Our last day in Bamako

We’re completing the complex business of checking 18 people out of the hotel and settling the bills. Those of us who are ready and packed meet in the lobby. In a short while we should start with the evaluation of the trip.

The evaluation has started!

It’s around 4:30 now, we’re back in the lobby of the hotel and just heard that our flight has a delay of 7 hours and that it might get worse. Haco rushed to the airport to find out what is going on and what we should do hotel-wise. More on that later I’m sure.

But let me get back to the evaluation. I want to start by saying that the whole group was really impressed with how well the trip was organised by Haco and Dilara. They did a great job in terms of making the program not too heavy, creating space for individual appointments with artists, making sure all went smoothly along the way and creating the perfect rhythm: Istanbul was fast-paced with a full schedule, Lagos was an intense two days and then finally Bamako was more relaxing. And of course, the rising temperature from one city to the next, sort of forced us to slow down. There is only so much one can do in 40+ degrees. The major achievement of course, is that you feel you have a sense of the art scene in these three very different cities. We all feel like we have an overview of the art scene, what goes on and what it means to be an artist in the three cities. Everyone thought the group was well-balanced and that the international guests and the people from Ghana made a huge difference in terms of perspective, depth of discussions and interesting exchanges. Also, the program was more interdisciplinary this year which was much appreciated. For many of the participants, traveling in a group is not something they do often or consider as the best way to see new places. However, traveling with international arts professionals turned out to be very rewarding because you can exchange expertise within the group. Besides praise, there were also a few suggestions for the next trip.

The main suggestions were:

– the participants felt that it would be good to have a few hours of plenary discussion on each city. General impressions, issues that came up during the visits, questions and remarks could then be dealt with in the group rather than individually or one on one.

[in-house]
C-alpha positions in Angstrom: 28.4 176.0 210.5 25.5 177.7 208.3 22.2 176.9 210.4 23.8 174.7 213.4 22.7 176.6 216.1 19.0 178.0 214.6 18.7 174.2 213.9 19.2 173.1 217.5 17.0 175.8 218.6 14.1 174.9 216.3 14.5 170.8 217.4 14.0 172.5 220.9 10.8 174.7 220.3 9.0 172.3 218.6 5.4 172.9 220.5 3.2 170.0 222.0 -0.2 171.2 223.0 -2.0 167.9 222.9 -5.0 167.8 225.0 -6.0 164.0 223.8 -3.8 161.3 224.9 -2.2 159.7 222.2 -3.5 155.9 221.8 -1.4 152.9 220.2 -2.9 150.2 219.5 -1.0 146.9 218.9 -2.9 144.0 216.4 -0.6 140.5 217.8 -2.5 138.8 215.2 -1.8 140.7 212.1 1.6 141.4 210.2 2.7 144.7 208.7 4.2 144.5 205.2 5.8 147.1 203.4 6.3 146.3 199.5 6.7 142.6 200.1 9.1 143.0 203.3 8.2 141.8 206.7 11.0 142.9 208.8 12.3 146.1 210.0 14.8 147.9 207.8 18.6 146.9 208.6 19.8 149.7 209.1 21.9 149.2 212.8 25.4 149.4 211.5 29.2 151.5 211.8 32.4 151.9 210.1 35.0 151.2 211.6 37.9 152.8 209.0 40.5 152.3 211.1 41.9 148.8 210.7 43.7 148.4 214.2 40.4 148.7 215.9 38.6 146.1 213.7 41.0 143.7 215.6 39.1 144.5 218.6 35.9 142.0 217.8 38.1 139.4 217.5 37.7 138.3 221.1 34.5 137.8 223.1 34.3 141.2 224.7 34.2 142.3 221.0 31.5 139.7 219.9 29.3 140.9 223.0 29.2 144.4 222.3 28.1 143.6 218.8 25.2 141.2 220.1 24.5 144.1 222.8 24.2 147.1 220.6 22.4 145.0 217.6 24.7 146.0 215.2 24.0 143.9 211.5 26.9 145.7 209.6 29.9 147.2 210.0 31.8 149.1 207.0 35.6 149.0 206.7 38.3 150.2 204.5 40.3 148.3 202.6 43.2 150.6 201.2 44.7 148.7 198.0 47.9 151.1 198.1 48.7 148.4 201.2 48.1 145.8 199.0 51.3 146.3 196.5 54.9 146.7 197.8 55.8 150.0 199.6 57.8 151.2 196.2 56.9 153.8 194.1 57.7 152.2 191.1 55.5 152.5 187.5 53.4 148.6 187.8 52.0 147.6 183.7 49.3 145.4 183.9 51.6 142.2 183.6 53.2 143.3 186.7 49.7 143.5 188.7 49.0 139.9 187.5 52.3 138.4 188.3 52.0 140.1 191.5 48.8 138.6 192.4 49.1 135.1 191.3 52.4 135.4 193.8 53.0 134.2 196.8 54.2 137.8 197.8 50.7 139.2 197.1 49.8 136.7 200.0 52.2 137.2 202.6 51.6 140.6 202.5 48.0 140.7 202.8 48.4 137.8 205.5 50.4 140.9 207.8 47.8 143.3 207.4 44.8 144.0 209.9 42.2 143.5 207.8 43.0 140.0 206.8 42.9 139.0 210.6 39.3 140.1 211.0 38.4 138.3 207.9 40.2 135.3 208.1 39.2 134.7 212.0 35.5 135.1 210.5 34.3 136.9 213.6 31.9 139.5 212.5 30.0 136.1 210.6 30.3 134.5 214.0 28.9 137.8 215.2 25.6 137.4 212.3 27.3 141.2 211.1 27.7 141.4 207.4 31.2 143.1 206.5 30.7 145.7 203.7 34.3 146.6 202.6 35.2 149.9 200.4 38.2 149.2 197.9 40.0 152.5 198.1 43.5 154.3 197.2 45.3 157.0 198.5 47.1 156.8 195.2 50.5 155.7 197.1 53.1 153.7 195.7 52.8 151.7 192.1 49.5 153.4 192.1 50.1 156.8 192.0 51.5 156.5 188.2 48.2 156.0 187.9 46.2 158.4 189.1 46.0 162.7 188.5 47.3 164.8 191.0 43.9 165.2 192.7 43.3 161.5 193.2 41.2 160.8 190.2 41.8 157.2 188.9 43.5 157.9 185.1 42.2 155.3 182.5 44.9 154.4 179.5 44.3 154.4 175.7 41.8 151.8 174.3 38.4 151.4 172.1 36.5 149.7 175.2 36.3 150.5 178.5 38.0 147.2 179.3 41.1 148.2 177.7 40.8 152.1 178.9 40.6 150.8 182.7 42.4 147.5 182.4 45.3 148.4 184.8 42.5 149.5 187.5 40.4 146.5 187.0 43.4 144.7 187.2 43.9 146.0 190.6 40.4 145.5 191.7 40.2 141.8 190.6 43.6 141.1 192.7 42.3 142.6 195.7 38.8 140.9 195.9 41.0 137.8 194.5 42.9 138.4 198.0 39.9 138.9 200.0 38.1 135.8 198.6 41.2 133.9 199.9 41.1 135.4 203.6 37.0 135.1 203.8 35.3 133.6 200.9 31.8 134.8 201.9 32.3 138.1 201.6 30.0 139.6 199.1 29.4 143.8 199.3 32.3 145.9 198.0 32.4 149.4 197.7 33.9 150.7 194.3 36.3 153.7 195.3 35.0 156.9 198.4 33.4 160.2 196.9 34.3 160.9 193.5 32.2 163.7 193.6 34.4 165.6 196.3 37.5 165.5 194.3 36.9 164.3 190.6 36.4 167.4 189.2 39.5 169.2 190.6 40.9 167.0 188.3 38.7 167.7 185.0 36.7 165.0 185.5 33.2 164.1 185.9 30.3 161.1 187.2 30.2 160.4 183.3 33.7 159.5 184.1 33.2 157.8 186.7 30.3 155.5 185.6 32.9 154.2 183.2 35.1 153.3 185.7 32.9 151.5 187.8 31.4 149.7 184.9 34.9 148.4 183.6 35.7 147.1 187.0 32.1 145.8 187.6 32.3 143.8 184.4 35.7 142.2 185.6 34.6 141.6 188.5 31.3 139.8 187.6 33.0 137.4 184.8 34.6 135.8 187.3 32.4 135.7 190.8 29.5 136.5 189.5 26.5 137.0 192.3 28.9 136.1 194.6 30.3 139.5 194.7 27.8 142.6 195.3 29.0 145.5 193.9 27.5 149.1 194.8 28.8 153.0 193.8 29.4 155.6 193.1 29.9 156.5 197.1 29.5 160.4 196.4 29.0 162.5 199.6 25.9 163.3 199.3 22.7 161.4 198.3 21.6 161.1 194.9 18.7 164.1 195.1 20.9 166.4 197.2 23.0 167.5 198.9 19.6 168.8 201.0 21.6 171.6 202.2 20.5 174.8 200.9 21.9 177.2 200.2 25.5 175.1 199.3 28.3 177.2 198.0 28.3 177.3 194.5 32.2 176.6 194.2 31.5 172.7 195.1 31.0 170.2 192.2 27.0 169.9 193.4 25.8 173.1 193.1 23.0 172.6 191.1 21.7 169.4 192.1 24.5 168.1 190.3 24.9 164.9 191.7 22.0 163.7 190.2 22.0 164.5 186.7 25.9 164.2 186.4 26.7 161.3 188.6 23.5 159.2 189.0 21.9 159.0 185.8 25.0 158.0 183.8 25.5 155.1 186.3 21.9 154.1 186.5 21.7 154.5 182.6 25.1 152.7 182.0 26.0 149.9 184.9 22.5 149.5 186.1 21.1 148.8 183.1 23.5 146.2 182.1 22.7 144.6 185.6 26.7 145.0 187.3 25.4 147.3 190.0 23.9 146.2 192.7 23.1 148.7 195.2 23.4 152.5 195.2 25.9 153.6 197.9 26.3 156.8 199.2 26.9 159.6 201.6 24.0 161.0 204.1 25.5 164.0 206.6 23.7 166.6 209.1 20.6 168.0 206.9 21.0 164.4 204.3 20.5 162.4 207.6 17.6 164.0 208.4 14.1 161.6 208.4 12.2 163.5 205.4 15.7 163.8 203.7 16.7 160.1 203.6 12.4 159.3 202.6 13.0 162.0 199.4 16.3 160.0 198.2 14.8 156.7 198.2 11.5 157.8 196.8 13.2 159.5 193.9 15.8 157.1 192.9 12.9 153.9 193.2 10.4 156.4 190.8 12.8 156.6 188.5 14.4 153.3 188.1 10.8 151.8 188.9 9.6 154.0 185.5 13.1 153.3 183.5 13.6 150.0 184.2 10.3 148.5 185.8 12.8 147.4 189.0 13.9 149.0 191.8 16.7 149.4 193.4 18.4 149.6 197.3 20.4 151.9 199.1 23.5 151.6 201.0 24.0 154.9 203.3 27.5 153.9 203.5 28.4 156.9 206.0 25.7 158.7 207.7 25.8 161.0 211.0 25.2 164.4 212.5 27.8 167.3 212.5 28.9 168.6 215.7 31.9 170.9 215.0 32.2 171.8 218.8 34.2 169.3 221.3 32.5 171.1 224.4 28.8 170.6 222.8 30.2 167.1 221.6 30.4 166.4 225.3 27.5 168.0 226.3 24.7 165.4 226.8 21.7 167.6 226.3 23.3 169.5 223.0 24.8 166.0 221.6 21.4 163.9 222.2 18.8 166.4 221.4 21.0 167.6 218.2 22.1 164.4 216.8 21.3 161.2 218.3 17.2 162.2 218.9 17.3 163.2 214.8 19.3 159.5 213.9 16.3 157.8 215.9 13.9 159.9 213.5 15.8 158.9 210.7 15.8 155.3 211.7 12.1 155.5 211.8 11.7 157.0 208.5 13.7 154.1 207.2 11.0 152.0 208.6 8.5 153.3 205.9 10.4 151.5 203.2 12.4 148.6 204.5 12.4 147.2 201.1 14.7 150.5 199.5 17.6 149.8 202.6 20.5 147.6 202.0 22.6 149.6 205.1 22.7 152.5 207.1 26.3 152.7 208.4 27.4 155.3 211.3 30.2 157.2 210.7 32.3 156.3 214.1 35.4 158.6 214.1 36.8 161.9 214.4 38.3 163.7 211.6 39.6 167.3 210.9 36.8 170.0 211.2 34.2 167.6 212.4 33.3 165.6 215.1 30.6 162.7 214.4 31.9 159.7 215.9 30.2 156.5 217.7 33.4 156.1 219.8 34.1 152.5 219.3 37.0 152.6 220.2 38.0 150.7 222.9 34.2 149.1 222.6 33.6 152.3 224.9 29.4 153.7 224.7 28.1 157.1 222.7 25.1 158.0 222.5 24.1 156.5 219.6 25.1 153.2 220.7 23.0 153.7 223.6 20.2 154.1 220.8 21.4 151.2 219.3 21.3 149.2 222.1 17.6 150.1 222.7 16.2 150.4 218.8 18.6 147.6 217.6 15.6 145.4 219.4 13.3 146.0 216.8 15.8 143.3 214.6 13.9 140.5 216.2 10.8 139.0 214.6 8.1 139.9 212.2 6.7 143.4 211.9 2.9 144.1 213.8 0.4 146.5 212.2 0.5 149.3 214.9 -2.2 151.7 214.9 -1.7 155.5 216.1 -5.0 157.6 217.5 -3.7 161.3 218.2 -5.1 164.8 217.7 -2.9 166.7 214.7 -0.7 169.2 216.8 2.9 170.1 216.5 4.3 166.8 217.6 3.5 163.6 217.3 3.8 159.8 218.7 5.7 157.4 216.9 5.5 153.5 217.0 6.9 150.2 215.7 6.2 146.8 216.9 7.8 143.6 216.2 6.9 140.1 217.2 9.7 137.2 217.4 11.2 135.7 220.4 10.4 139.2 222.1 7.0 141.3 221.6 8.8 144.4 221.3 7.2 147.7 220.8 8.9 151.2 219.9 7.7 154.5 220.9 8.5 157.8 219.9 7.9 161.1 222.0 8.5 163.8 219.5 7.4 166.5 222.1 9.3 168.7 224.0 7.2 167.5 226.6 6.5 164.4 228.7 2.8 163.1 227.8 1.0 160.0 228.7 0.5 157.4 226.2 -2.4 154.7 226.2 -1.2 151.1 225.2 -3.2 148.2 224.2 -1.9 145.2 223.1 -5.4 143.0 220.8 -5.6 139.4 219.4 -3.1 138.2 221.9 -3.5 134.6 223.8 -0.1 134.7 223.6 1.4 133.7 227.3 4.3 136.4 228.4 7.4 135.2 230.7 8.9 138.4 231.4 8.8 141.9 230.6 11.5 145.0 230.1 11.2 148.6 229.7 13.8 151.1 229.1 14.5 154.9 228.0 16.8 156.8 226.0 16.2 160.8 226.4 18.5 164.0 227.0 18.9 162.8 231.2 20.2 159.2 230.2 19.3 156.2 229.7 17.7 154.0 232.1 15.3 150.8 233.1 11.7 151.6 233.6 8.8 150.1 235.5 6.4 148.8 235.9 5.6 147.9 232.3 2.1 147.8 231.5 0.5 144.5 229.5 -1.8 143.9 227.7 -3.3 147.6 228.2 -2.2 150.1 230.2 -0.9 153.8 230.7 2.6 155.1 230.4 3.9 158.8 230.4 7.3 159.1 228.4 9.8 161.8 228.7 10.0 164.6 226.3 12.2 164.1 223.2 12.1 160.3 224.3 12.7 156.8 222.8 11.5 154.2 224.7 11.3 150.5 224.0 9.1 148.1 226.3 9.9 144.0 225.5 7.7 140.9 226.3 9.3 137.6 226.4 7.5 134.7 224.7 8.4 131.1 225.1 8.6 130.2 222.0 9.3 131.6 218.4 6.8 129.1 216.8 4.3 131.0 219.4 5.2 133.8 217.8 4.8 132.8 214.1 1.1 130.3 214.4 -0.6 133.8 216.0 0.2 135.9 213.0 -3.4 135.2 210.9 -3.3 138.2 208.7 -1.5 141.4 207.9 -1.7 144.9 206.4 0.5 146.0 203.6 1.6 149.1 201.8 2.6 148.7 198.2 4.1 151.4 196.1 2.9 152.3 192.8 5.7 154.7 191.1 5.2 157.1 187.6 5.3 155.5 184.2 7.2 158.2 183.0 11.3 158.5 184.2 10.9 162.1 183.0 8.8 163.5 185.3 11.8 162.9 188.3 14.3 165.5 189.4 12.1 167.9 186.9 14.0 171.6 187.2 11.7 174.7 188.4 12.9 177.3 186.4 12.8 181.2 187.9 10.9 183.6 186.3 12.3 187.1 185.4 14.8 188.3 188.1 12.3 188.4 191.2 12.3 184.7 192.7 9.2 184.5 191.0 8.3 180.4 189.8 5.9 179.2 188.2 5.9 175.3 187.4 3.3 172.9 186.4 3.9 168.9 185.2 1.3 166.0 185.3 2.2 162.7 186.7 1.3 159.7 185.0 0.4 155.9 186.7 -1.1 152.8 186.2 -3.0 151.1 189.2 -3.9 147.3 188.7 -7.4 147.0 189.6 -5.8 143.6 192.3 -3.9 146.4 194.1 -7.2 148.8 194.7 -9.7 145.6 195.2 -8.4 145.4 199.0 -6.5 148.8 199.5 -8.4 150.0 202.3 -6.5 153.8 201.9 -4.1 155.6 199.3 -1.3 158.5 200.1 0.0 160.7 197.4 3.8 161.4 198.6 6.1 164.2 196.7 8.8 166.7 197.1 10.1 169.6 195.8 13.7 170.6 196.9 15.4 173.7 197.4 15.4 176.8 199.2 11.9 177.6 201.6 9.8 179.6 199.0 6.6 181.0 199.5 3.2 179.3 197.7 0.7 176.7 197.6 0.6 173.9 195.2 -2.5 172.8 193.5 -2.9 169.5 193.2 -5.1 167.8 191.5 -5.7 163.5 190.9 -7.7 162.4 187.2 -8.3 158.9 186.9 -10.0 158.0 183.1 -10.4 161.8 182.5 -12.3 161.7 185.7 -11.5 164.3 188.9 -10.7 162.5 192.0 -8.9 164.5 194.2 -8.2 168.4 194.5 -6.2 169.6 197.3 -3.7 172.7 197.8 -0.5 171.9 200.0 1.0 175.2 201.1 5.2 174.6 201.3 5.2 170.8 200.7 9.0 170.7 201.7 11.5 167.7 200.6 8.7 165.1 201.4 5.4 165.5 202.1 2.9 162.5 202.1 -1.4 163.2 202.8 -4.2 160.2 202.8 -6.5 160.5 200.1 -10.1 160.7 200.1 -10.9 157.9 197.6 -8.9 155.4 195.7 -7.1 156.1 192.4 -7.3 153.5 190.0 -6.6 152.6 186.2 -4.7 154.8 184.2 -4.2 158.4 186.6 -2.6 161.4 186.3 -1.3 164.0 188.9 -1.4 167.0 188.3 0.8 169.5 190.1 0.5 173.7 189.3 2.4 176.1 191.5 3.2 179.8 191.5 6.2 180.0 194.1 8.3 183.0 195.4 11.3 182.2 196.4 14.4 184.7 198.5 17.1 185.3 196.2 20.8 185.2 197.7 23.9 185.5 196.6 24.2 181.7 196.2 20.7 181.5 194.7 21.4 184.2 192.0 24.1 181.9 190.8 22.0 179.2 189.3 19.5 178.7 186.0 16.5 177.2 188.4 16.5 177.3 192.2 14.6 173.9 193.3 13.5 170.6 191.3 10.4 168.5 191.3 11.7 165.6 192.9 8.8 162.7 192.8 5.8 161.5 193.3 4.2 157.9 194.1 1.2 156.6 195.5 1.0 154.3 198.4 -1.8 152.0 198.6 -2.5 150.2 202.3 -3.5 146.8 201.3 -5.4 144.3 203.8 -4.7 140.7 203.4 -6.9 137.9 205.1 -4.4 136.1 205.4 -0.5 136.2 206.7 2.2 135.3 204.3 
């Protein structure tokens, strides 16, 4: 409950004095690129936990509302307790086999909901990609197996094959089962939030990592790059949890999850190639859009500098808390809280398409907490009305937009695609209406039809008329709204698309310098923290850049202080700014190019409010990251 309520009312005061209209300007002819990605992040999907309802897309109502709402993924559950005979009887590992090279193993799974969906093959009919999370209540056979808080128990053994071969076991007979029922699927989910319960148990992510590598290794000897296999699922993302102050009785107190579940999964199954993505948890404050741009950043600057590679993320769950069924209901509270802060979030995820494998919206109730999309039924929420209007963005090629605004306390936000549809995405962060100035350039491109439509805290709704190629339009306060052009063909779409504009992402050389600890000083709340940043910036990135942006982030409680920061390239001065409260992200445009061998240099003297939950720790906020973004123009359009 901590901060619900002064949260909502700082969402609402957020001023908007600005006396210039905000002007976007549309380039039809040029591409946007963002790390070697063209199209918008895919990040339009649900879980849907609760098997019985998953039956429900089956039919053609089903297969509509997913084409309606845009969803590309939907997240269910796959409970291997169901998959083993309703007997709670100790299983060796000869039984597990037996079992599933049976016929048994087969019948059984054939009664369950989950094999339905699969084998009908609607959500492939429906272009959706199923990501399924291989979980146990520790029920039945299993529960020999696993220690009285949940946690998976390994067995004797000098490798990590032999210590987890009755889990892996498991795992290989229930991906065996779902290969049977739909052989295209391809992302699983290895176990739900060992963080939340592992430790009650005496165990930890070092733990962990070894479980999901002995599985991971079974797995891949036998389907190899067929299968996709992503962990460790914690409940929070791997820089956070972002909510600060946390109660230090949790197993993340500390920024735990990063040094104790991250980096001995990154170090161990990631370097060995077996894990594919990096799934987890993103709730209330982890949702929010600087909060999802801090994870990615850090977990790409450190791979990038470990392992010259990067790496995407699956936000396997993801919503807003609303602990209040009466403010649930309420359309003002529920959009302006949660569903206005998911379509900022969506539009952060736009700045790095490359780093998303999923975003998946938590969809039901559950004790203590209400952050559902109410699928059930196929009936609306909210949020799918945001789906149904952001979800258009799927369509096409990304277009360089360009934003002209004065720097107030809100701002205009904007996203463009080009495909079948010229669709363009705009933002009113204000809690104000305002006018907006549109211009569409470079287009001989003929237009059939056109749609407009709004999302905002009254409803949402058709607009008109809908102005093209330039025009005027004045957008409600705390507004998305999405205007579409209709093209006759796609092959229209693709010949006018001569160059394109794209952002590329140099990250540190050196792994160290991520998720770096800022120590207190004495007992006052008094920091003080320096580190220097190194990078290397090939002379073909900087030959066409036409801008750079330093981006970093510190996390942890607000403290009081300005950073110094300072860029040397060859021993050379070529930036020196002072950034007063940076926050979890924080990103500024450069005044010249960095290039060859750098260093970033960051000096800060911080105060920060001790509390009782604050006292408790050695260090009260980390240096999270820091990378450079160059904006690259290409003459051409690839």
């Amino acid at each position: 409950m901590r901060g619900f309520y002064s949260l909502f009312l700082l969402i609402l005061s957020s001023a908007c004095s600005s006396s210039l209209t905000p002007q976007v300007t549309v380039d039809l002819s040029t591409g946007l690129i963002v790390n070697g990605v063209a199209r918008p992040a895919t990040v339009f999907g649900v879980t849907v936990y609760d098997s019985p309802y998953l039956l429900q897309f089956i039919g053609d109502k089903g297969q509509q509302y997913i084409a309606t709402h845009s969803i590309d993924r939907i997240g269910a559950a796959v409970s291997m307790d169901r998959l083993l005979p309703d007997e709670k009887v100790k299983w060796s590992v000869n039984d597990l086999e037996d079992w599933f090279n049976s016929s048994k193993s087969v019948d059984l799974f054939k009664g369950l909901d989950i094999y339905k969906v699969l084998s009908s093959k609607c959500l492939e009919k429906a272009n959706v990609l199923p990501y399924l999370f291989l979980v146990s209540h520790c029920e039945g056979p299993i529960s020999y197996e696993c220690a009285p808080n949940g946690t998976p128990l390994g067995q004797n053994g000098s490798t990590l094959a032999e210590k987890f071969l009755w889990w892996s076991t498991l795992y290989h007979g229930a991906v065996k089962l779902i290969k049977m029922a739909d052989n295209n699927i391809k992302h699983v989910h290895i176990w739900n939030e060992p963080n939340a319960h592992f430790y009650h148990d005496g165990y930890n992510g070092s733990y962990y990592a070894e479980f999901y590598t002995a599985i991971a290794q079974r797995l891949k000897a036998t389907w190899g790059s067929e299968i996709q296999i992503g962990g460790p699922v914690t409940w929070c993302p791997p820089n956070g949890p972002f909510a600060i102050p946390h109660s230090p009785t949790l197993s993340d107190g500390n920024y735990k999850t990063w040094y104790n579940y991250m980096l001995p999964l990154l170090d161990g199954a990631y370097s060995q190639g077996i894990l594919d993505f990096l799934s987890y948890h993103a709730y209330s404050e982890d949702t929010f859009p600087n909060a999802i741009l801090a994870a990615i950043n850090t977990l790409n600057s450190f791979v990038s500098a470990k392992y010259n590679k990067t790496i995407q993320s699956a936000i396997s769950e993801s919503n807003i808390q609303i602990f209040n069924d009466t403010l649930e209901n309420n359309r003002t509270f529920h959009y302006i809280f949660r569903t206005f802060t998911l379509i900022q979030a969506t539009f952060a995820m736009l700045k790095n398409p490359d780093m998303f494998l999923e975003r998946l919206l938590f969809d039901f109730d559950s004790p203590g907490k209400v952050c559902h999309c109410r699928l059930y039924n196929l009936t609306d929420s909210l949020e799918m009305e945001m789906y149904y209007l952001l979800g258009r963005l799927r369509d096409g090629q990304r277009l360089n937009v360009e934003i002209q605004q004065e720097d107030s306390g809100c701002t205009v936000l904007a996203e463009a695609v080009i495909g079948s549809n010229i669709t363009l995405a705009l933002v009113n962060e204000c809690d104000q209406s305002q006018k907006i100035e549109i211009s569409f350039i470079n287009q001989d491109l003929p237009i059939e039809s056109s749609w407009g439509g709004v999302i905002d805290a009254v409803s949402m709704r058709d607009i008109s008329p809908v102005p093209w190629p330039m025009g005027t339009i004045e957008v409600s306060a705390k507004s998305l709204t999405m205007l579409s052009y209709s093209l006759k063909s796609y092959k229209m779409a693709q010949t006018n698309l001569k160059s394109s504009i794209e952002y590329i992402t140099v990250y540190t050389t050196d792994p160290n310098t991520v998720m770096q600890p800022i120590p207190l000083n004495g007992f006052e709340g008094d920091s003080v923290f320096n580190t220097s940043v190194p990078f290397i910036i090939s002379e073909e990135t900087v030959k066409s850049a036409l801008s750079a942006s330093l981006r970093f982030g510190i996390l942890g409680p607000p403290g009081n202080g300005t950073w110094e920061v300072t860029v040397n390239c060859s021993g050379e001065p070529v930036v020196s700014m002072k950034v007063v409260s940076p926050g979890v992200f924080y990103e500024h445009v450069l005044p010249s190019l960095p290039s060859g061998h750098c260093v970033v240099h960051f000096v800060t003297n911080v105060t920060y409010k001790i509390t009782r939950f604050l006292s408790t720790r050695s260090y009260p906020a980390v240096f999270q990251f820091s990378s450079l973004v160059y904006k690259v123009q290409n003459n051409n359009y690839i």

– most people would have liked to know a bit more in-depth what everyone in the group was involved in. Of course, you talk a lot on the bus, waiting for the plane, during breakfast and dinner, but nevertheless it could be interesting to have a sort of pecha kucha style evening with short presentations that briefly outline the core of what everyone does, where they work, what their main interests and current projects are. It would be good to do this halfway through the trip when people know each other already a little bit.

– as is the case every year, this year as well there was the artists versus organisations -discussion. The focus of the visits is very much on organisations and art institutions. It is hardly possible to meet artists with such a large group. People agreed that you have to do your own research before you go on the trip and make individual appointments with the artists you would like to meet (and some in the group did that). Another idea could be to involve artists more closely in panel discussions, like the one we had with curators in Istanbul. Such a round tabel discussion could be held in every city; the discussion in Istanbul was very useful and insightful. Also, it was suggested that it could be good to have someone from the city you visit travel with the group in that city. That way you can ask questions as they come up and discuss issues more in-depth. The group from Ghana that joined us functioned much in that way and they introduced the perspective of a knowledgeable outsider.

Finally, I would like to stress again that it is very important that we all keep each other informed on projects that result from this trip. The follow-up is extremely important. As Rosina formulated it so beautifully, the real trip will begin once we get home.

– Maaike Lauwaert


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